How to Rappel

Photo: Ben Herndon/TandemStock

Rappelling 101: A Rope-Descending Refresher

The climbing trope that, “the summit is only halfway,” is too easy to forget. After the excitement of getting to the top, climbers still need to get back down. And if there’s no safe way to go by foot, then rappelling—descending a slope or cliff by sliding down a rope—is the preferred method. It’s also thrilling enough that, as an activity in its own right, it can transcend the whole climbing up part. Heading on a vacation to the Caribbean? Try “rapping” down rushing jungle waterfalls. Bushwhacking your way up a Colorado 13er? Packing a rope and harness can keep you from getting stranded atop a cliff. But understanding how to use that gear to rappel safely is the real key. Even experienced rock climbers can turn a descent into a disaster by cutting corners (rappels are a major source of climbing accidents). With a little experience, education, and patience, rappelling can be nearly foolproof—not to mention a fun way to experience the vertical world.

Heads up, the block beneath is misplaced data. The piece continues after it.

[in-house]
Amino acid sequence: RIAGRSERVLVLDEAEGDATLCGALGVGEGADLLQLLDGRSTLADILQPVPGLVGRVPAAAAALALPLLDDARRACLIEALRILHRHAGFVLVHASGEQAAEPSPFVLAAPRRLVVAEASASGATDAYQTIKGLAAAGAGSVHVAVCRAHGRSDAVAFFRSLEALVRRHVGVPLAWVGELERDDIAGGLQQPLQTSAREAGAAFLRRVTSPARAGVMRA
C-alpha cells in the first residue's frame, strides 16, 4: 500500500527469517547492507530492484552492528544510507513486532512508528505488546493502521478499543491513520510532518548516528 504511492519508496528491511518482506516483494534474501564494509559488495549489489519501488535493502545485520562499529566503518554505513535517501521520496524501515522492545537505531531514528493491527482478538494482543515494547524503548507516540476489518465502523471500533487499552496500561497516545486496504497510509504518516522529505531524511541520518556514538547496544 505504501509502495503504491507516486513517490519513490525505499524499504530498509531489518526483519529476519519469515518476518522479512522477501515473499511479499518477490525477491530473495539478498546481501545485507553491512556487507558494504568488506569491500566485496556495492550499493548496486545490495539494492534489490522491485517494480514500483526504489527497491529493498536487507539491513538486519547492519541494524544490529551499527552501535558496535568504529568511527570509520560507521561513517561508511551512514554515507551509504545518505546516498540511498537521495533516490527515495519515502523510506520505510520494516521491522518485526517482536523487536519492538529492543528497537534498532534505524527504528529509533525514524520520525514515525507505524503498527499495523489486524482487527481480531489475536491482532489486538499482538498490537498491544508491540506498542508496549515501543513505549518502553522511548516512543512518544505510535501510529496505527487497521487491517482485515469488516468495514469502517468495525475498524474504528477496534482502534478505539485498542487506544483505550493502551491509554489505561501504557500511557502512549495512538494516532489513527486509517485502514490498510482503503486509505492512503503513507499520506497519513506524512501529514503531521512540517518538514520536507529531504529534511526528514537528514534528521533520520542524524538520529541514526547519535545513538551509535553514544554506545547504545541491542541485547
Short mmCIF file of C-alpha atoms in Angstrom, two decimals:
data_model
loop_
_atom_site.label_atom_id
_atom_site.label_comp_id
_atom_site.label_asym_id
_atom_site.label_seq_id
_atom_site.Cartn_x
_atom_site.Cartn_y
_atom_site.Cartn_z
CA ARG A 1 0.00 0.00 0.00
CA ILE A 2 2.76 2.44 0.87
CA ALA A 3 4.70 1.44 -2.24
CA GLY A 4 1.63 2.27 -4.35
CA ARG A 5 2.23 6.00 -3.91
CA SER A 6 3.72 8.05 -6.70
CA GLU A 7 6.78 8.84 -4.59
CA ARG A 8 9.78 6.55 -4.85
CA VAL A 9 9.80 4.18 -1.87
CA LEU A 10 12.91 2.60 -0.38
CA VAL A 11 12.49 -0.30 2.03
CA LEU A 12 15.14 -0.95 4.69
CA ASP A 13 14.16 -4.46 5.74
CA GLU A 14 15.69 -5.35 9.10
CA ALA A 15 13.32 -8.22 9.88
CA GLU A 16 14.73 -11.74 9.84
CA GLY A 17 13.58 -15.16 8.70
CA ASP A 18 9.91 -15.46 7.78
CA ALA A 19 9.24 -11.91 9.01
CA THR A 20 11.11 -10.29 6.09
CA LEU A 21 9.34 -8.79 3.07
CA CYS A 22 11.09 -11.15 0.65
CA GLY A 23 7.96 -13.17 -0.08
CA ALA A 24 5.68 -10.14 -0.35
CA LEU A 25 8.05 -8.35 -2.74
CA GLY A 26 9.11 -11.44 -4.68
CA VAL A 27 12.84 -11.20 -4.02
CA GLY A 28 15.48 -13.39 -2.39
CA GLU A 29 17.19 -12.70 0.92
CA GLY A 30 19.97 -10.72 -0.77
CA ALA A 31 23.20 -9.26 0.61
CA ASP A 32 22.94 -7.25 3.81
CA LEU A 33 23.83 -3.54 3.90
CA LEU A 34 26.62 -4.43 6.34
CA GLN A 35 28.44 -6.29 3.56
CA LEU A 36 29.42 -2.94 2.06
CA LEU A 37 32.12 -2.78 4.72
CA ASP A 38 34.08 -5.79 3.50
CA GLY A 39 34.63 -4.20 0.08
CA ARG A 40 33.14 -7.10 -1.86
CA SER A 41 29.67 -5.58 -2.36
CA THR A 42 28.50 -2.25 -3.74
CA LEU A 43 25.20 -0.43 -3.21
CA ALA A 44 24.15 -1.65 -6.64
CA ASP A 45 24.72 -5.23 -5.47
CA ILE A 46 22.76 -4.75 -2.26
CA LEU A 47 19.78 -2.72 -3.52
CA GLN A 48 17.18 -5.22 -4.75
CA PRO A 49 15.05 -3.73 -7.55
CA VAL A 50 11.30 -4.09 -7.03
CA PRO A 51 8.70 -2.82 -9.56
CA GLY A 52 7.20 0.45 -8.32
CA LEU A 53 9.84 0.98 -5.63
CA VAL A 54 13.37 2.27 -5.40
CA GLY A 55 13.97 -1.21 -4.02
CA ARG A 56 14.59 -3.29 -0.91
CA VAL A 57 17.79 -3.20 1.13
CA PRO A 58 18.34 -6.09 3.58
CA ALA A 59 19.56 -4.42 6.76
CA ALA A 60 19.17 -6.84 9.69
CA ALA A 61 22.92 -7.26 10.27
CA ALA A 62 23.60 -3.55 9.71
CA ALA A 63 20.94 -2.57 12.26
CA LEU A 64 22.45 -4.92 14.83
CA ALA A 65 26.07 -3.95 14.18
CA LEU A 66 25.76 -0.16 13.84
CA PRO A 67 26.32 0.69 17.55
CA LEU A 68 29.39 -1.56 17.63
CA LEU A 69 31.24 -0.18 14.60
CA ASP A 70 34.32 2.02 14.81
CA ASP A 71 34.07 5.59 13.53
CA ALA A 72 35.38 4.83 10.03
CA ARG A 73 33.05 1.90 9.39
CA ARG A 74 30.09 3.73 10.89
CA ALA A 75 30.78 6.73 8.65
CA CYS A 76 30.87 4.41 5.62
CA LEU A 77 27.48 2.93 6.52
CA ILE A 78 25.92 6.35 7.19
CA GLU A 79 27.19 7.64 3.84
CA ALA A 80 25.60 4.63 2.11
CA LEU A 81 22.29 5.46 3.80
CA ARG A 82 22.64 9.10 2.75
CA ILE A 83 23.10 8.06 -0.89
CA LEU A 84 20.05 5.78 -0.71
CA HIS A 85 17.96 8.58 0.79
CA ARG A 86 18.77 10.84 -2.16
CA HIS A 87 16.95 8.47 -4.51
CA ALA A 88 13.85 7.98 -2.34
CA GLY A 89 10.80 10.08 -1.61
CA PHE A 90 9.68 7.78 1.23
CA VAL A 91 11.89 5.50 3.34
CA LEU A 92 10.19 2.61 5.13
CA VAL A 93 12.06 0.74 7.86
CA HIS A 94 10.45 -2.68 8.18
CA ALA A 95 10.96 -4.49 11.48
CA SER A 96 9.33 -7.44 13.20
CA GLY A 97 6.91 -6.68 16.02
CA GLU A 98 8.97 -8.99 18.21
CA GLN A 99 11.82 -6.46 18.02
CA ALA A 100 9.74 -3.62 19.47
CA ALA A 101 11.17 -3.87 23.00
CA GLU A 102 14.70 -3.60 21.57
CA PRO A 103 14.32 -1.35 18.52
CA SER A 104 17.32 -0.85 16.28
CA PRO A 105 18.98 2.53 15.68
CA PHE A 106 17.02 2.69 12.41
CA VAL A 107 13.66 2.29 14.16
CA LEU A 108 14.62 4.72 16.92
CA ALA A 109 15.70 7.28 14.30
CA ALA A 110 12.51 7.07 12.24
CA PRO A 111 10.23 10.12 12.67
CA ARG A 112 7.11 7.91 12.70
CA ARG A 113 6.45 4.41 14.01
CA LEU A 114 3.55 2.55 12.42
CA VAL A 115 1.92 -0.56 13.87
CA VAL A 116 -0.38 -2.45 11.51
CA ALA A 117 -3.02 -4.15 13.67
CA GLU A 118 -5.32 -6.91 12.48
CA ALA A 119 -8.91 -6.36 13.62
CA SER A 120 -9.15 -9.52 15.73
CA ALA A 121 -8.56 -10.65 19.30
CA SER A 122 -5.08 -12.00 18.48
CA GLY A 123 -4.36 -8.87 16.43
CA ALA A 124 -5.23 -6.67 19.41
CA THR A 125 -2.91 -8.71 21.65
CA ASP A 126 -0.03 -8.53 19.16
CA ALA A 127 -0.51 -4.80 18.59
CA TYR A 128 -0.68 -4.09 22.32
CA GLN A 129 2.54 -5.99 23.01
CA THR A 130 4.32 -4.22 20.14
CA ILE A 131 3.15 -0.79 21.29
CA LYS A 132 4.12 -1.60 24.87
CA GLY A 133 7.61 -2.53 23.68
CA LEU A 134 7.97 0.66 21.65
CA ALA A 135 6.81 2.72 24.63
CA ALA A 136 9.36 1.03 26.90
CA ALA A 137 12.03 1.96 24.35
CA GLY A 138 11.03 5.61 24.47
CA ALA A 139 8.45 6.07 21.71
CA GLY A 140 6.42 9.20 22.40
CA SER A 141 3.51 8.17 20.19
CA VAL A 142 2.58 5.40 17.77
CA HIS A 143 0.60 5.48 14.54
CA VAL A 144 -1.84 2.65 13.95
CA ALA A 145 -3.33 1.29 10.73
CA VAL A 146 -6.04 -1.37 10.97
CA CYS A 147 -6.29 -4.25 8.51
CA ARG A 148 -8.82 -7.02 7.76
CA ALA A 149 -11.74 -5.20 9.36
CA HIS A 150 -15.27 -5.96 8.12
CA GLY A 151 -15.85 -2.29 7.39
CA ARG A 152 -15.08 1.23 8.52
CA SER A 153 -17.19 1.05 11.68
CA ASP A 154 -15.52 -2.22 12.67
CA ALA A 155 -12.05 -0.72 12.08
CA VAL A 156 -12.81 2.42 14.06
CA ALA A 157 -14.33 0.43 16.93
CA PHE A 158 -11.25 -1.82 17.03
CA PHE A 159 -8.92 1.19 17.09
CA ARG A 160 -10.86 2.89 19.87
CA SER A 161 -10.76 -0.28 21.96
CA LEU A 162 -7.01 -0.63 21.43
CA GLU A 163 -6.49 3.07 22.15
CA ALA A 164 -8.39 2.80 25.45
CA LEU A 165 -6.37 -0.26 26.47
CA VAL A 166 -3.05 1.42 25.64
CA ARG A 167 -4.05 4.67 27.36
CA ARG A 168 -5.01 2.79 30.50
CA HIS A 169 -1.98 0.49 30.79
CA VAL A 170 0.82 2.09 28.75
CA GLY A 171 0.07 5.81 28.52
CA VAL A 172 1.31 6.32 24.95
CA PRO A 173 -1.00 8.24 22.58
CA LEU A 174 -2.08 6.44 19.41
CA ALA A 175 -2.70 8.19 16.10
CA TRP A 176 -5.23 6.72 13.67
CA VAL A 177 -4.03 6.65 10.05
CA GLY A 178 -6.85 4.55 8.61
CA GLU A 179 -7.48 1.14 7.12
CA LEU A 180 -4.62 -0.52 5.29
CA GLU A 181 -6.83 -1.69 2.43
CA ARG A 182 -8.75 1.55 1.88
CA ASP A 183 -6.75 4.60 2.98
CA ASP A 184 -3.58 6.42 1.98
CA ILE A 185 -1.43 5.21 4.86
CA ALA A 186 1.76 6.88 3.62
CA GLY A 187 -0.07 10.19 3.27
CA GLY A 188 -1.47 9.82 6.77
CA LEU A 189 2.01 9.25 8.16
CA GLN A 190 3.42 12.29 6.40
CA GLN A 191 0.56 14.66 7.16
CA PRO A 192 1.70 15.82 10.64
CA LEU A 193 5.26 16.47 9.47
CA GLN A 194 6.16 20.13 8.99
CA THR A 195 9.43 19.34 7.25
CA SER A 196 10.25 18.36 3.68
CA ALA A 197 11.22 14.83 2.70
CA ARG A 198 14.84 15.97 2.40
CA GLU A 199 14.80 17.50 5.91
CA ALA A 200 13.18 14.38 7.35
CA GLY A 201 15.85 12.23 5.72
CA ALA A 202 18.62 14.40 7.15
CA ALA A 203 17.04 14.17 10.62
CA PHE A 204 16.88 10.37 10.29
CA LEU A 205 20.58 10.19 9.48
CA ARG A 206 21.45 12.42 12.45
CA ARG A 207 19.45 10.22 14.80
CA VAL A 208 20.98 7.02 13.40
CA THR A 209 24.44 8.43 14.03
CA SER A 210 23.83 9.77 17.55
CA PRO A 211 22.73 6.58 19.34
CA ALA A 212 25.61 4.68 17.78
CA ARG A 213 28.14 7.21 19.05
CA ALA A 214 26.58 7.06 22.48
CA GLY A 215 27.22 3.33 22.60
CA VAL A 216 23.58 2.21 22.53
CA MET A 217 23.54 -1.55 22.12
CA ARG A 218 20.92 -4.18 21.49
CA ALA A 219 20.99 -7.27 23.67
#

Gear Necessities

A hemp cord slung over your shoulder like the alpinists of old isn’t going to cut it for a safe rappel. Here’s what you should be carrying.


This should go without saying, but is a surprisingly common mistake: Make sure you have a rope that can get you from the top all the way to the bottom, with room to spare. You do not want to discover the error of rappelling down a rope that’s too short once you’re halfway there (see below for an important step to prevent this accident).

Most of the time, you’ll want the rope to be more than twice the distance you’re hoping to descend. That’s because you often start by anchoring to the middle of the rope and rappelling down both ends simultaneously, which then allows you to retrieve your rope at the bottom by pulling it down on one end.